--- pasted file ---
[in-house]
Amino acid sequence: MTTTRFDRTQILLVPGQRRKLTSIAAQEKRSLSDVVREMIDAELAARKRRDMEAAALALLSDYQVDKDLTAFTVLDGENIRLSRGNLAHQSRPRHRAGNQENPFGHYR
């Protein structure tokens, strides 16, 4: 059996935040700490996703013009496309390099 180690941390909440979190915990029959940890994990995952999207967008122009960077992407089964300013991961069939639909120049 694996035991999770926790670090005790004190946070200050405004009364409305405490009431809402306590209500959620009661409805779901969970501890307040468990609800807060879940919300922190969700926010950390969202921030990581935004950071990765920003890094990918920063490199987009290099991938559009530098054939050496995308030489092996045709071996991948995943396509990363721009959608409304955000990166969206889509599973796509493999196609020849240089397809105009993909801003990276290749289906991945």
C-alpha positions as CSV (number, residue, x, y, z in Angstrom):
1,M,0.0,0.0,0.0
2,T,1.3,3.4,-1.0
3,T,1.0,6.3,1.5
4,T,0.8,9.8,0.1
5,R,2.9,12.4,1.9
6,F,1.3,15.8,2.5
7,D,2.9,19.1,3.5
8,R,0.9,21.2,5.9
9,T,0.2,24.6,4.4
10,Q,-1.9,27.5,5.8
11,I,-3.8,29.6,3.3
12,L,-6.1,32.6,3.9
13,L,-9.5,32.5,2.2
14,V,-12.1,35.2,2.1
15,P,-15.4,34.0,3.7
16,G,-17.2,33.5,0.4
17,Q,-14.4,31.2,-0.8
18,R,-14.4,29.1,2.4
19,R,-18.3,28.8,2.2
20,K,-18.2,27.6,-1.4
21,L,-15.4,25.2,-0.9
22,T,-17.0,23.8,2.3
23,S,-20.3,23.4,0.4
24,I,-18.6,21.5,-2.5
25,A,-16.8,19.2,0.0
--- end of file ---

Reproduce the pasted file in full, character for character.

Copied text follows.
[in-house]
Amino acid sequence: MTTTRFDRTQILLVPGQRRKLTSIAAQEKRSLSDVVREMIDAELAARKRRDMEAAALALLSDYQVDKDLTAFTVLDGENIRLSRGNLAHQSRPRHRAGNQENPFGHYR
């Protein structure tokens, strides 16, 4: 059996935040700490996703013009496309390099 180690941390909440979190915990029959940890994990995952999207967008122009960077992407089964300013991961069939639909120049 694996035991999770926790670090005790004190946070200050405004009364409305405490009431809402306590209500959620009661409805779901969970501890307040468990609800807060879940919300922190969700926010950390969202921030990581935004950071990765920003890094990918920063490199987009290099991938559009530098054939050496995308030489092996045709071996991948995943396509990363721009959608409304955000990166969206889509599973796509493999196609020849240089397809105009993909801003990276290749289906991945």
C-alpha positions as CSV (number, residue, x, y, z in Angstrom):
1,M,0.0,0.0,0.0
2,T,1.3,3.4,-1.0
3,T,1.0,6.3,1.5
4,T,0.8,9.8,0.1
5,R,2.9,12.4,1.9
6,F,1.3,15.8,2.5
7,D,2.9,19.1,3.5
8,R,0.9,21.2,5.9
9,T,0.2,24.6,4.4
10,Q,-1.9,27.5,5.8
11,I,-3.8,29.6,3.3
12,L,-6.1,32.6,3.9
13,L,-9.5,32.5,2.2
14,V,-12.1,35.2,2.1
15,P,-15.4,34.0,3.7
16,G,-17.2,33.5,0.4
17,Q,-14.4,31.2,-0.8
18,R,-14.4,29.1,2.4
19,R,-18.3,28.8,2.2
20,K,-18.2,27.6,-1.4
21,L,-15.4,25.2,-0.9
22,T,-17.0,23.8,2.3
23,S,-20.3,23.4,0.4
24,I,-18.6,21.5,-2.5
25,A,-16.8,19.2,0.0